Soon enough, he’s invited to drinks by Walken’s shadowy businessman and an equally mysterious publicist (Ryder), drawing him into an espionage plot surrounding misdirected funds from the War on Terror that representatives of the U.S. government would very much like to recover, seeking Worricker’s help in a manner that’s more ultimatum than request.

    Yes, there’s an offscreen murder that figures into the narrative, but Hare is more preoccupied with the moral compromises engineered in response to the terrorism threat, augmented by all the profits to be made from it. As a consequence, the islands where Worricker has taken refuge are merely “a home for dirty money,” while Judy Davis’ government official concedes in the follow-up, “It used to be very clear who the enemy was,” but not so much anymore.

    It gives away little to say Worricker’s actions in “Turks & Caicos” force him to go on the run in “Salting the Battlefield,” accompanied by another ex-spy as well as his former lover, played by Bonham Carter. His activities, meanwhile, continue to nettle the Prime Minister (Fiennes), whose determination to protect the country raises troubling questions — as familiar in the U.S. as they are in the U.K. — about sacrifices in the name of security.

    Hare isn’t above mounting a soapbox to convey these points, but happily, his surrogates are so articulate and witty — beginning with Nighy, whose voice seldom rises above a soothing whisper — that the lecture goes down smoothly, and the story progresses from one movie into the next as an almost seamless thread.

    In the press materials, Hare is quoted as saying his approach to the movies was that “heavy subject matter should be presented very lightly,” while seeking to impress the view that the intelligence apparatus is “out of control.”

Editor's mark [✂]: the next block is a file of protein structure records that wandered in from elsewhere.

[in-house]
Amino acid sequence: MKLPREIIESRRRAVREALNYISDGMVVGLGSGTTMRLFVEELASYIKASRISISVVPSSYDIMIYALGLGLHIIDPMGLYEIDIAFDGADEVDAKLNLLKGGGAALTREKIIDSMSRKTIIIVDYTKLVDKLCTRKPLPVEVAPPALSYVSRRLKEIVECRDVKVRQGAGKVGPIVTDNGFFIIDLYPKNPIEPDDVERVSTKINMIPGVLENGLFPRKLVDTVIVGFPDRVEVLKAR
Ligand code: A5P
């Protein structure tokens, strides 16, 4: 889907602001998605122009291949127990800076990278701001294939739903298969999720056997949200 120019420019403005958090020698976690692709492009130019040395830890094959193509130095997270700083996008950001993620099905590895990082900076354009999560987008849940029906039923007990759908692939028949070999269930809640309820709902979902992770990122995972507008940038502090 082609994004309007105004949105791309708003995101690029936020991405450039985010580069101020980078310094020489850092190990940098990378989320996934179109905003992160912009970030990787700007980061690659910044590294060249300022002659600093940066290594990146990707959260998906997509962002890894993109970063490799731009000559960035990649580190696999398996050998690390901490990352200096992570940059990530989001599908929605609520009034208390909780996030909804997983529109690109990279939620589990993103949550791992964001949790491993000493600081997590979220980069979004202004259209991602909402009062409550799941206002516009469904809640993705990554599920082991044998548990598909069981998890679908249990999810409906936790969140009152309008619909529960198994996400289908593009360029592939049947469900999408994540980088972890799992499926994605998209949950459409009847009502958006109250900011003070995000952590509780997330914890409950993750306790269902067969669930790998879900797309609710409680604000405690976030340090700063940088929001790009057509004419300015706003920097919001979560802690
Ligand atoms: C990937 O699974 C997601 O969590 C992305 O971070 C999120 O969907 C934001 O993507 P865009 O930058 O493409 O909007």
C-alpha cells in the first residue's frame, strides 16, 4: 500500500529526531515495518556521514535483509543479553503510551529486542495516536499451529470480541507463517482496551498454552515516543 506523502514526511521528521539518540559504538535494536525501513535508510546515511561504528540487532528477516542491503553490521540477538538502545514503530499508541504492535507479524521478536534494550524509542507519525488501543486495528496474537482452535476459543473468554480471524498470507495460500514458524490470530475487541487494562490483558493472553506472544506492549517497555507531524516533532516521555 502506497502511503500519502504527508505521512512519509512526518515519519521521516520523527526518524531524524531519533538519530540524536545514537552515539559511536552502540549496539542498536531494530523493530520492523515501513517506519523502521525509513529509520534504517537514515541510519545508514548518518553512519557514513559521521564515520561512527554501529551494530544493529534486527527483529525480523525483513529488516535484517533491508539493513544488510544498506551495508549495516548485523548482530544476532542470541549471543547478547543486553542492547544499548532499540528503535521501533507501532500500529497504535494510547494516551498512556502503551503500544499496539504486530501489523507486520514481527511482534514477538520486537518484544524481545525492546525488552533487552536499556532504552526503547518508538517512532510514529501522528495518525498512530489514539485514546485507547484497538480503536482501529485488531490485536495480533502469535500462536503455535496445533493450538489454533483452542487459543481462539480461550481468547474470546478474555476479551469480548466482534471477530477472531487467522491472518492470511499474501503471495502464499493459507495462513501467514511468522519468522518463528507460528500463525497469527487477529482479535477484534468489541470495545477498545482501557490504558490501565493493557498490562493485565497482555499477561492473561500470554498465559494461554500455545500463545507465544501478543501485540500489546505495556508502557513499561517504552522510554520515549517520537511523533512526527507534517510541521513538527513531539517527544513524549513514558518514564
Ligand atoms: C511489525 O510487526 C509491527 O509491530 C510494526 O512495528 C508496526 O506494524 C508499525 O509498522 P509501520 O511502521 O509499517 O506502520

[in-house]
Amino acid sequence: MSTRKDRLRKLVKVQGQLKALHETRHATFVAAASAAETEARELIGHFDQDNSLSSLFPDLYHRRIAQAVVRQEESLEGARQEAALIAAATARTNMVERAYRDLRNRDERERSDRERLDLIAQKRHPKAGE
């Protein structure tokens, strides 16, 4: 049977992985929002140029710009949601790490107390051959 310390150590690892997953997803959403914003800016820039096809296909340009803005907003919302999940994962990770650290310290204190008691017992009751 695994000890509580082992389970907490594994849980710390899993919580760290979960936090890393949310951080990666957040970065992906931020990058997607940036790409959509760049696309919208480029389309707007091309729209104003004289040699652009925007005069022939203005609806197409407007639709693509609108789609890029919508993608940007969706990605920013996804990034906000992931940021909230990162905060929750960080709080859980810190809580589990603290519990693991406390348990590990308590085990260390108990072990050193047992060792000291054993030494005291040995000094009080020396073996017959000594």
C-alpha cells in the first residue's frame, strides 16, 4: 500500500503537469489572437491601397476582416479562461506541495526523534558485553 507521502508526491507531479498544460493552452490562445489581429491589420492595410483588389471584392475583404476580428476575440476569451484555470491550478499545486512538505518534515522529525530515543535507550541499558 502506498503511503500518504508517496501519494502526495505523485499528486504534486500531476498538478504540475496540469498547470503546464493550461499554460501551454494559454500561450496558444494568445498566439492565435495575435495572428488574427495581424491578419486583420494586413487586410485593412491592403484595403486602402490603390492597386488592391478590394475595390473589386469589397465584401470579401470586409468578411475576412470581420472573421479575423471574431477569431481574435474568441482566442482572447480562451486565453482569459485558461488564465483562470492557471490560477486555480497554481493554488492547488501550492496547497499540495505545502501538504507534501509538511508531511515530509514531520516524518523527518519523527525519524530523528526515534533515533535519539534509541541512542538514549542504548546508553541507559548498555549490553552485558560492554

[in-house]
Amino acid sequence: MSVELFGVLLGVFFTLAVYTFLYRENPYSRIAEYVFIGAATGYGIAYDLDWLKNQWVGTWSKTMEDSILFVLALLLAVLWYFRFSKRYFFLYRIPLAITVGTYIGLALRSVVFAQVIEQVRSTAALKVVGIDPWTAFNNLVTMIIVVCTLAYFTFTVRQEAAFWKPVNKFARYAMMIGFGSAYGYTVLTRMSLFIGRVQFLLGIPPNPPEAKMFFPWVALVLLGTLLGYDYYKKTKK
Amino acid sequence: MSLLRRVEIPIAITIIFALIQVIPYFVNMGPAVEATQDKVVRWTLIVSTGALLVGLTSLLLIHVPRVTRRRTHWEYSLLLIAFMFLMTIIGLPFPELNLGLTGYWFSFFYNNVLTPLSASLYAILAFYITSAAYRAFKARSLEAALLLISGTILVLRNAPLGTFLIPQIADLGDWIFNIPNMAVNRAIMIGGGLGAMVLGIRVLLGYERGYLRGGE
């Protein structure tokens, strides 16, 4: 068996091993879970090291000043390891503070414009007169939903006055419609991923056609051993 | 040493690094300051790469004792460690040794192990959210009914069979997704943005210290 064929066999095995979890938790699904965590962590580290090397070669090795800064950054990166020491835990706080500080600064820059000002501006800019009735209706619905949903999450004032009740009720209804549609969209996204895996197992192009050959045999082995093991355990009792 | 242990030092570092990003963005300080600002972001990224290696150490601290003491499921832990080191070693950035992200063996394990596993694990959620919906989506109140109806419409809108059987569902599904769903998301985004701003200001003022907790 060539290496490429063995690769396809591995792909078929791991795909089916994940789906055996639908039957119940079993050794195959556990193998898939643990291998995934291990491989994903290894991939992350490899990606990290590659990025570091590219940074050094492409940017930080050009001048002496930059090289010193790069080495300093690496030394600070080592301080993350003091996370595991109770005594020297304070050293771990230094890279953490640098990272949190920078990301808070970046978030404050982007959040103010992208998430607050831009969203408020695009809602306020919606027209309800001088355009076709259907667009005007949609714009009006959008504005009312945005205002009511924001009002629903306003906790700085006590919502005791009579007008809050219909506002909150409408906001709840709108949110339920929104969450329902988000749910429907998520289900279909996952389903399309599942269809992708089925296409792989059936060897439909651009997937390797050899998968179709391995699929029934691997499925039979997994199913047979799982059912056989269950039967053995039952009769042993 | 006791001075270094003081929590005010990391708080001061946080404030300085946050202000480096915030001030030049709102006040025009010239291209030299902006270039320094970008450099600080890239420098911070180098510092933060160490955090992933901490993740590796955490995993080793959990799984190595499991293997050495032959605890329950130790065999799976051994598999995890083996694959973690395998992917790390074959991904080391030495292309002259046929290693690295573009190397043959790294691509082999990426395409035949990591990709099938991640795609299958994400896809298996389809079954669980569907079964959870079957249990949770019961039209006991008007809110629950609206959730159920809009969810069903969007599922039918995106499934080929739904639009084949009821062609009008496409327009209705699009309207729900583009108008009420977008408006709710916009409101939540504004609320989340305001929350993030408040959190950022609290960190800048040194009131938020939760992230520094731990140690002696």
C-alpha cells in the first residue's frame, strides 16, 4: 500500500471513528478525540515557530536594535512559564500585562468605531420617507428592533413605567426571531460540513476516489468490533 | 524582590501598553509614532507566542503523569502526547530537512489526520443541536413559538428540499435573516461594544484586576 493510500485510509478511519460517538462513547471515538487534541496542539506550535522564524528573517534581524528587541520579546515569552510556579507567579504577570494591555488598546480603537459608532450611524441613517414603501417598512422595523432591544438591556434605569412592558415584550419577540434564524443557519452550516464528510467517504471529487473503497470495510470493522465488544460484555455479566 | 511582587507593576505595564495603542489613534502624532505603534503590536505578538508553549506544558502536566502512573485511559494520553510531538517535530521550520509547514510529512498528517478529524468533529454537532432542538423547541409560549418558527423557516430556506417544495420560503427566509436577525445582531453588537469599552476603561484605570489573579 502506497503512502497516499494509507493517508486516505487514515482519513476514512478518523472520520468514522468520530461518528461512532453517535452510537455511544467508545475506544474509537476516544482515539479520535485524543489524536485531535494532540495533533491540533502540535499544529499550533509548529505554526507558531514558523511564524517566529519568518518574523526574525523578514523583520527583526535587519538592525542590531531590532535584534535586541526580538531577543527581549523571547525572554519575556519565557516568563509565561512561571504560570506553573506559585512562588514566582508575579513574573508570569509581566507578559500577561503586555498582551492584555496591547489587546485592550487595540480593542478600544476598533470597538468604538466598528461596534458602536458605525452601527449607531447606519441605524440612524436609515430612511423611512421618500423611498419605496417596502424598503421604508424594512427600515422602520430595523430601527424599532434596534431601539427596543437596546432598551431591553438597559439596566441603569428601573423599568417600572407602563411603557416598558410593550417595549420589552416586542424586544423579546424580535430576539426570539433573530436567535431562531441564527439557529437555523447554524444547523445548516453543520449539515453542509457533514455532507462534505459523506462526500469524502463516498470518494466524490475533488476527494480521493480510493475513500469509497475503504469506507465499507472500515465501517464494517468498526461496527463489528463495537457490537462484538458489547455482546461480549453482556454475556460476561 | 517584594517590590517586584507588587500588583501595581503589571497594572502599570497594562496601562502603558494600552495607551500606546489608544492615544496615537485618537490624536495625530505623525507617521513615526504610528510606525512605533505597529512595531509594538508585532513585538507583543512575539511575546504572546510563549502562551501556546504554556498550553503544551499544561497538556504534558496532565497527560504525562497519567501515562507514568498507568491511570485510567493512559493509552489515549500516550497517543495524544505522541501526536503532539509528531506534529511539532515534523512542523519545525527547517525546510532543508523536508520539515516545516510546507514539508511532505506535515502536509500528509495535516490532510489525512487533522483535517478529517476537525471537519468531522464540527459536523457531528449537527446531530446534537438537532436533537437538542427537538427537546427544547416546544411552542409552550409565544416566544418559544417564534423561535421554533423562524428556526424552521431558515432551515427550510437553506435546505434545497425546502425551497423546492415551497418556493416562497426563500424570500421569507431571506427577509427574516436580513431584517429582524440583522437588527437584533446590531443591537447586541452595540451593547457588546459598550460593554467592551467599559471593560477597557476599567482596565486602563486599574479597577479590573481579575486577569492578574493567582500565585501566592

The filmmaker’s politics won’t appeal to everyone, and will probably reinforce perceptions of PBS as a liberal mouthpiece. In terms of Hare’s objective, though, there’s no irony in saying, “Mission accomplished.”

    TV Review: Worricker Trilogy: Masterpiece’s ‘Turks & Caicos,’ ‘Salting The Battlefield’
    (Movies; PBS, Sun. Nov. 9 & 16, 9 p.m.)

    Production

    Produced by Carnival Films, Heyday Films, BeaglePug and Masterpiece in association with NBC Universal for BBC.

    Crew

    Executive producers, Gareth Neame, Bill Nighy, Christine Langan, Ed Wethered, Nigel Marchant, Rebecca Eaton; producers, Celia Duval, David Heyman, David Barron; writer-director, David Hare; camera, Tom Townend; design, Stevie Herbert; editor, Nick Fenton; music, Paul Englishby; casting, Gail Stevens. 95 MIN.

    Cast

    Bill Nighy, Christopher Walken, Winona Ryder, Helena Bonham Carter, Ralph Fiennes, Judy Davis, Rupert Graves, Olivia Williams, Saskia Reeves, Ewen Bremner, Malik Yoba, Dylan Baker, James Naughton, Zach Grenier, Kate Burdette

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    vinny
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    #338414

    These sound great. I oddly am curious to see if walken and Carter have scenes opposite each other. That seems like a fun pairing.

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    Choice Chayawat
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    #338415

    I quite liked Page Eight, so I’ll definitely catch the sequels, but probably after rewatching the first film.

    Now how will these two films compete at the Emmys? Will they have to submit only one of them a la Sherlock?

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    24Emmy
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    #338416

    Now how will these two films compete at the Emmys? Will they have to submit only one of them a la Sherlock?

     

    Great question. That would be unfair for actors that aren’t in both.

     

    I’ll be rooting hard for Winona Ryder next year. She was amazing in Turks & Caicos and quite sexy too.

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    Carlo
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    #338417

    These movies are two of the few contenders for Made for Tv movie this year..
    Did someone saw them? Any chance of Emmy nominations?